Non-Services Divisions (NetSol UK, NetSol USA, NetSol Connect, NetSol Omni):
These businesses account for a very small portion of NetSol’s revenue and profits. They include NetSol UK and NetSol USA (largely non-functioning subsidaries), NetSol connect (a $1mil/year, break-even ISP, in which NetSol owns about 50%), and NetSol Omni (less than 50k in revenue, 50% stake, break-even). NetSol UK formely was a large contributor, but appears to have moved the majority of its operations to NetSol CQ. It still is responsible for biz dev functions in the UK (e.g. future JVs), but is not a major contributor on its own right. These business are marginally profitable (less than 200k in profit). For simplicities sake, I will value them at nothing.
Net-Sol TiG JV (50.1% ownership)
NetSol formed a JV in December 2004 with TiG, a provider of claims related outsourcing in the UK. The JV gives each approximately 50% of the combined company, and calls for TiG to gradually transition the bulk of its technology development business to the JV ($50M a year in revenue). This allows TiG to significantly lowers its cost of service without the risk and struggle of setting up its own outsourcing operation. The business grew over 100% YoY in FY06, and accounted for approximately $500k in net income after adjusting for minority interest. Net operating margins are a whopping 50%.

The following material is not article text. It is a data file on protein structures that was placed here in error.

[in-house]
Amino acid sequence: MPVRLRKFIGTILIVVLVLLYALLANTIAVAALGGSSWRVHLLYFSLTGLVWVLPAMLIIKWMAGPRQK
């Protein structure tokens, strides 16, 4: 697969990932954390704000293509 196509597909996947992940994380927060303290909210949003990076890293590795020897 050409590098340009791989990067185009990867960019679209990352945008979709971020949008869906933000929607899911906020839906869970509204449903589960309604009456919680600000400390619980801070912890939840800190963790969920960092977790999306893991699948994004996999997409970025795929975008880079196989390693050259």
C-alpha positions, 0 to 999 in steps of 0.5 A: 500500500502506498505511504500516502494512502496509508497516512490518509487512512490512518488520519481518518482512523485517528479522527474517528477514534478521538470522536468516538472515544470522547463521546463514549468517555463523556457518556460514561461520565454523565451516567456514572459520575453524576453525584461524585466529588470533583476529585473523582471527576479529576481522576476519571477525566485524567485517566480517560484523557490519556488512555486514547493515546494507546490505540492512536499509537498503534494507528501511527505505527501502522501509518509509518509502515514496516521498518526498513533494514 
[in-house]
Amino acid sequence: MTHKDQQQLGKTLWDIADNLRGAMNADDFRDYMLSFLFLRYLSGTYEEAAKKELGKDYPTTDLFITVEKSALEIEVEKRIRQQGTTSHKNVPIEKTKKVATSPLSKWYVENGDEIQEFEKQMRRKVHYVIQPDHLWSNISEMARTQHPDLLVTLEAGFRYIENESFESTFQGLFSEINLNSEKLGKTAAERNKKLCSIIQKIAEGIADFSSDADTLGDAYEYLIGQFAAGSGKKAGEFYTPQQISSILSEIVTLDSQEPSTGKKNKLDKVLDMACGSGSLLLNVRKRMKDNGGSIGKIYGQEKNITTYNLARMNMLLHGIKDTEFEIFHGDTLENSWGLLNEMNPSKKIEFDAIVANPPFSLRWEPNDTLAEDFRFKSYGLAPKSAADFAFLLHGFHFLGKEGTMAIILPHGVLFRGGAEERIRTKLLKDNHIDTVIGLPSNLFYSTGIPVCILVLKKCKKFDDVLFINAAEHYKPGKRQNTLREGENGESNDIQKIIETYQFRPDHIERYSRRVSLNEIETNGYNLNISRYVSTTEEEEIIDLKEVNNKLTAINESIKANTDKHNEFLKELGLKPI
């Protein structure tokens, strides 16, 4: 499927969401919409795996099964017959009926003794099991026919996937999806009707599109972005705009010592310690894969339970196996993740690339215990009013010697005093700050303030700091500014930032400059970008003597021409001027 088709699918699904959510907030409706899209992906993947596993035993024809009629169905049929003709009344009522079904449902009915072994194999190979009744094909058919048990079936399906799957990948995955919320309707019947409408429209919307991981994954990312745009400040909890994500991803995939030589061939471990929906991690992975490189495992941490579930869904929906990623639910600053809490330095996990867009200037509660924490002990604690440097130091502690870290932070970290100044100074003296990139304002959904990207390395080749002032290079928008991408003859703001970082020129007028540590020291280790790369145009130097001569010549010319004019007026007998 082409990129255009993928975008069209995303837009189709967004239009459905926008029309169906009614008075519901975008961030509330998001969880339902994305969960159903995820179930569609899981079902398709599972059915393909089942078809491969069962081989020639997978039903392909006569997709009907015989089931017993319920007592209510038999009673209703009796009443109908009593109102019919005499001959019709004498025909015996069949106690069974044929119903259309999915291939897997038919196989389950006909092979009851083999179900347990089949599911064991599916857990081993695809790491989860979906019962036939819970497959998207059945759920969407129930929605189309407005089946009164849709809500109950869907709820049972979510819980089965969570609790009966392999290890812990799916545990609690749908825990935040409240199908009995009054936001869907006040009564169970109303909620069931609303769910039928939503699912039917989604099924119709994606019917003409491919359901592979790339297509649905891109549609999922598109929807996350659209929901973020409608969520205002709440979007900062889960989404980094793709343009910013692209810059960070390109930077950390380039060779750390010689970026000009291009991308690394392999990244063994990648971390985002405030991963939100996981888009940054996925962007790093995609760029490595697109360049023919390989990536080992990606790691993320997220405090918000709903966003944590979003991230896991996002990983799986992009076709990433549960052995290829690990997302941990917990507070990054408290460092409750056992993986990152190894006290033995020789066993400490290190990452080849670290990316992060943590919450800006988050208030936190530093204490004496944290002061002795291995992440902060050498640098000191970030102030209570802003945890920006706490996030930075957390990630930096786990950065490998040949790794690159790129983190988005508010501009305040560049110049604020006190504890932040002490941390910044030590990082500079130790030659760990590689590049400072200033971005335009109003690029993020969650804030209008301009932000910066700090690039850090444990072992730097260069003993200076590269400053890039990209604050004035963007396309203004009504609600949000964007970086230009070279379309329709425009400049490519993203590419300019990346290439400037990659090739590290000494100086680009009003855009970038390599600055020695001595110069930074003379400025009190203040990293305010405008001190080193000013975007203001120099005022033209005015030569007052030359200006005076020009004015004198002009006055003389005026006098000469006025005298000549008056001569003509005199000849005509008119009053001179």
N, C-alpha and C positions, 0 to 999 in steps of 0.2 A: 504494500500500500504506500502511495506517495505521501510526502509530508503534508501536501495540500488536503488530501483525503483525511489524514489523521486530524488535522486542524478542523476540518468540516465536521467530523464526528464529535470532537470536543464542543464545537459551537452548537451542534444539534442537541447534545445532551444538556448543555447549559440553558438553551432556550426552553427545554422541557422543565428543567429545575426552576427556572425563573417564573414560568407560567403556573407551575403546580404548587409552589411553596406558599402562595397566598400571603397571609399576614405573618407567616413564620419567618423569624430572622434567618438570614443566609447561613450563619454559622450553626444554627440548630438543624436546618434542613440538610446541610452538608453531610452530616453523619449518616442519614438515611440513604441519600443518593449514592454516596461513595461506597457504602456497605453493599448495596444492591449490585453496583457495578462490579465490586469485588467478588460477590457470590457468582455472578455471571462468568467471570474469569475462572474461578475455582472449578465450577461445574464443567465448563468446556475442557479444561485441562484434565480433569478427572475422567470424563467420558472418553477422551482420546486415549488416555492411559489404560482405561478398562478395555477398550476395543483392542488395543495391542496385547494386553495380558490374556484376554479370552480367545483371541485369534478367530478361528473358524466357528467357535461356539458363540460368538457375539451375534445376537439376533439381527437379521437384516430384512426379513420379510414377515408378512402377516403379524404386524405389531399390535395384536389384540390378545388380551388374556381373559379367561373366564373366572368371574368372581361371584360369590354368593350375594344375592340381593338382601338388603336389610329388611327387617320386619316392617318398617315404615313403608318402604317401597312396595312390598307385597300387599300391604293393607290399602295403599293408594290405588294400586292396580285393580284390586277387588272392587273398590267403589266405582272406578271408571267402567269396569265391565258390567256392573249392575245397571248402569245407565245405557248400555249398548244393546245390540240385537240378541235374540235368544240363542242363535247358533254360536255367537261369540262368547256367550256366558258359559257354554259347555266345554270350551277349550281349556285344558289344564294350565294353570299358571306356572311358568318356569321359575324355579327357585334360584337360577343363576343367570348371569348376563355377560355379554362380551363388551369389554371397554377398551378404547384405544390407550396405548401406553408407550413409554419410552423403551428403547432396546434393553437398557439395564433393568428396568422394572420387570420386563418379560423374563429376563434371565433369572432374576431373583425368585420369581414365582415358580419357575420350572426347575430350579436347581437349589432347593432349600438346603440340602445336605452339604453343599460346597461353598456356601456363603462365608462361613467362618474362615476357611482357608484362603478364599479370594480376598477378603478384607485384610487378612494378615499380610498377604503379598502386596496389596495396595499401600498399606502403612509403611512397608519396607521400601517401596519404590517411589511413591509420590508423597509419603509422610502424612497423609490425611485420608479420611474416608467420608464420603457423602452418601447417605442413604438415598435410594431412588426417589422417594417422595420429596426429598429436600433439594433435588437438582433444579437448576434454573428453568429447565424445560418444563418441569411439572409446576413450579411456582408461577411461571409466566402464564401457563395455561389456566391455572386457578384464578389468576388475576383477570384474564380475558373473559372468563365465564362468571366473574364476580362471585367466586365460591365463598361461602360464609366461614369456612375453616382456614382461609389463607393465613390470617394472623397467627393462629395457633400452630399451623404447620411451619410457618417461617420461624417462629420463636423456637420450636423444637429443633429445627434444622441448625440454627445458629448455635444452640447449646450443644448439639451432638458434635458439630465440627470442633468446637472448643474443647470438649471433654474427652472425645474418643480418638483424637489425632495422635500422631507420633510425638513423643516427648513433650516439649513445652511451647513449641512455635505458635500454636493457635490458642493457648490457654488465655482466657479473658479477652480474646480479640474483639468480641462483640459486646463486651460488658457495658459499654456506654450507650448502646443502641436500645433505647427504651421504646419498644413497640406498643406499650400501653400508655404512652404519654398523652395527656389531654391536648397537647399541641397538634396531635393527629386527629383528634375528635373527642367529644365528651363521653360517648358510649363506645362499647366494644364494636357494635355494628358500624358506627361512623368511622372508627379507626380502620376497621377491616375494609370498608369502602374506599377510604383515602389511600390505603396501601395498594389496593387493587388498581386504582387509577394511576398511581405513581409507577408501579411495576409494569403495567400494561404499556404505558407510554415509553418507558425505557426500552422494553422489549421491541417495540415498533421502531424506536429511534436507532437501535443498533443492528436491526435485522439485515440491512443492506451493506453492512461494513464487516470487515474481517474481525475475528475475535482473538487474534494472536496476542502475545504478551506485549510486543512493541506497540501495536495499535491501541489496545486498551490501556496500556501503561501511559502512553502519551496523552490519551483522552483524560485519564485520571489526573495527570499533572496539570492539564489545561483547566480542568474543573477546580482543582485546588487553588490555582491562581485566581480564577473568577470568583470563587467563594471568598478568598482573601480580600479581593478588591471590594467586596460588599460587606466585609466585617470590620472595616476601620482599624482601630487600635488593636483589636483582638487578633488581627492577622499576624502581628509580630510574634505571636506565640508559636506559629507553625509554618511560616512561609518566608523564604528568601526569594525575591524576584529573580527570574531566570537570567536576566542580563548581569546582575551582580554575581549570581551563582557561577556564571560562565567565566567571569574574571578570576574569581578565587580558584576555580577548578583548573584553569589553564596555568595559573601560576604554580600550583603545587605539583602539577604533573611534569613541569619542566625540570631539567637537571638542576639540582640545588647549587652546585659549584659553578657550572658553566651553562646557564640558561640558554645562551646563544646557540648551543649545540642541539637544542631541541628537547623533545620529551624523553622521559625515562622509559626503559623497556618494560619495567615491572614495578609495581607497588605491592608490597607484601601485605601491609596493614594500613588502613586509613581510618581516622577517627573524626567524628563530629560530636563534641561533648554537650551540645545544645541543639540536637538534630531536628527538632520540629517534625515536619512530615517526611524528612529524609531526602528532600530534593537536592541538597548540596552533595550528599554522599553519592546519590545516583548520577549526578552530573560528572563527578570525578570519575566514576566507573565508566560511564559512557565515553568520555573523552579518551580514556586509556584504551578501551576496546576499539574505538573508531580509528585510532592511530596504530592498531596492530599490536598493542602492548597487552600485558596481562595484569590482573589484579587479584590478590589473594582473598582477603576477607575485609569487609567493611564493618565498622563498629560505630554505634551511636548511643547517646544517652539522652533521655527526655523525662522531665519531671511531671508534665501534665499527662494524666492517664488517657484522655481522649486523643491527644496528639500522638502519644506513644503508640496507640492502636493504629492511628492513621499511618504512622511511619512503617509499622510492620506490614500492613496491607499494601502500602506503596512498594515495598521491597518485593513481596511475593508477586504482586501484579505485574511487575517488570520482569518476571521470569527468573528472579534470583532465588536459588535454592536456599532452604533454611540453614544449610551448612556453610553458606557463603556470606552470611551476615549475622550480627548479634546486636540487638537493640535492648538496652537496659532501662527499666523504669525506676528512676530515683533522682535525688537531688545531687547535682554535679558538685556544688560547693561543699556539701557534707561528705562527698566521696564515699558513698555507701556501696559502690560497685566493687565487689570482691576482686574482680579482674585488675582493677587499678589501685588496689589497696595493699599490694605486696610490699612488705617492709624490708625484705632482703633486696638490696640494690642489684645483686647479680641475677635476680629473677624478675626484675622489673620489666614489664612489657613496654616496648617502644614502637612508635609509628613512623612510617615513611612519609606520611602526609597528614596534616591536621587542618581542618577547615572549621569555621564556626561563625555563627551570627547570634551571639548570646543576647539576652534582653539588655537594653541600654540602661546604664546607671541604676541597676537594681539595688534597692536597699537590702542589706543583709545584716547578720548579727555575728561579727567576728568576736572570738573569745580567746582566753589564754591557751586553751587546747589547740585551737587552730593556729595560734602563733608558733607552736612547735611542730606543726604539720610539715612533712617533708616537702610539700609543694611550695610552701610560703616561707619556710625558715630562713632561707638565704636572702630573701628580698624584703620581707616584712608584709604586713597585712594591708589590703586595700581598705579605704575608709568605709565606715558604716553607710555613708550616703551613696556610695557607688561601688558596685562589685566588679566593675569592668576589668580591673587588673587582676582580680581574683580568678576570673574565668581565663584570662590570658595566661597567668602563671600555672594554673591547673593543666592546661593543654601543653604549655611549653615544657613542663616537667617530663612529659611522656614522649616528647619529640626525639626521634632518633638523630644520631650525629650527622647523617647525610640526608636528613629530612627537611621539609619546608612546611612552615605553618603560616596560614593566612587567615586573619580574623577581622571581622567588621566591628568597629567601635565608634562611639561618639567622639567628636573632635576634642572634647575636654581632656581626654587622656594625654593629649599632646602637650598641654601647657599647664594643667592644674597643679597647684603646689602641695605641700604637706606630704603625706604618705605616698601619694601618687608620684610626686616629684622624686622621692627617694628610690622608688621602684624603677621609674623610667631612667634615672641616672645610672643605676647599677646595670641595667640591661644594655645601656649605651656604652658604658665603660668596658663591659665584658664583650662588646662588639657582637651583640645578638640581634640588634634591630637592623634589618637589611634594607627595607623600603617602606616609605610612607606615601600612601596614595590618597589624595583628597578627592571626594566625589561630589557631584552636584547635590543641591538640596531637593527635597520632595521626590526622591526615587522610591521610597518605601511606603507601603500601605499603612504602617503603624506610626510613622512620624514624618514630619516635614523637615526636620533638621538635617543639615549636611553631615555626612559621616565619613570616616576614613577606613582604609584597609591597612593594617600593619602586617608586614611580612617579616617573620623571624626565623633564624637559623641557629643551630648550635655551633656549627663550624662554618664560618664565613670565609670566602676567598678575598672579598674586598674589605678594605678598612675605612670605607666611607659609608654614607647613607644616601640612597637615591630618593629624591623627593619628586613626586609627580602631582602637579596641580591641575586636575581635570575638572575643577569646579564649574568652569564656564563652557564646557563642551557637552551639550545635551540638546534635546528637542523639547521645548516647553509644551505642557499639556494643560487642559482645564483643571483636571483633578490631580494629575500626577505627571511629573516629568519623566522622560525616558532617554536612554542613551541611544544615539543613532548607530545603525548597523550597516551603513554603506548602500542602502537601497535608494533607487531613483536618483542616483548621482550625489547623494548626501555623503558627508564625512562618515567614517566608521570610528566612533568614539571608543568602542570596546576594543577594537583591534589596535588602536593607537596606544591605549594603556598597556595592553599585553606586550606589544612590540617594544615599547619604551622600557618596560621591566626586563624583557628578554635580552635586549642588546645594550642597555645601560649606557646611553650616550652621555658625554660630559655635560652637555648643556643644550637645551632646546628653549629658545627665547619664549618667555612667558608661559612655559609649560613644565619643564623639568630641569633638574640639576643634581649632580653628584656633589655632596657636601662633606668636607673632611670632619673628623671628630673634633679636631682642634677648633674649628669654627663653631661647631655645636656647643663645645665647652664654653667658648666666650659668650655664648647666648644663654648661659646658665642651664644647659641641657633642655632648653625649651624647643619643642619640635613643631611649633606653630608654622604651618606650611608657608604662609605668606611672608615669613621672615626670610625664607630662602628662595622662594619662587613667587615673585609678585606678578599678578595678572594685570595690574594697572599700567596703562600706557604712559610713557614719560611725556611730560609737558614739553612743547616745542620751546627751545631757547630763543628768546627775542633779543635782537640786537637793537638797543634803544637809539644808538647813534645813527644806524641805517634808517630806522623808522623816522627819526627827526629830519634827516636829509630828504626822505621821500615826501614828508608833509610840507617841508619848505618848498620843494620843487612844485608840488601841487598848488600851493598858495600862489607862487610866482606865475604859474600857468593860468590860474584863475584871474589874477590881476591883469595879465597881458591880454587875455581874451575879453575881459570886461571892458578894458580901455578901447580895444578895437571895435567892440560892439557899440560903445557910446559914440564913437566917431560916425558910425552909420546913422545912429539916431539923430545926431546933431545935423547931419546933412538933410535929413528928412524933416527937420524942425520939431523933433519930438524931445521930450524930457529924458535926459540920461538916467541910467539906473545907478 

Currently, this business has only received about 5% of TiG’s total technology development business. If and when TiG does transfer over the whole business to the JV, this business could generate $12.5M annually in net profit for NetSol, adjusted for minority interest. Slap a 15 P/E on that, and your looking a $187M business, or 6x NetSol’s current market cap.
For now, how should we value a business that generated 500k in profit, is growing 100% annually, has 50% net margins, and has what seems to be an eventual lock on about $50M of business? Given the small size and relatively short operating activity, lets say a 30 P/E off FY06 (equivalent to 15-20x forward FY07 estimates), or about $15M.
McQue Systems: $8.6M
CQ Systems: $6.7M
NetSol TiG JV (50.1% stake): $15M
Total Value: $30.3
NetSol Market Cap (@1.68): $30.5M
NetSol PK (78% interest)
NetSol PK is the most talked about of NetSol’s holdings. It is traded on the Karachi stock exchange, and has an estimated market cap of $23.4M (NetSol’s stake is worth $18.3M), but owners of NTWK get it for free. This division sells Leasesoft and professional services to APAC, which to date has been the companies’ most successful region (it generated about 60% of FY06 revenue). This division produced $8.4M in revenue in FY06, and recently reported a blowout Q2, with revenue up 129%, and net profit margins increasing fourfold, hitting 41%. In addition to increasing success selling Leasesoft into Asia, this division has made increased inroads with the Pakistan government for a series of contracts. This division appears to be trading for about 2x trailing revenue, which appears a significant discount assuming the 40% net profit margin holds, and given the 100% growth. That said, this thesis does not rely on this subsidiary trading at a higher valuation multiple…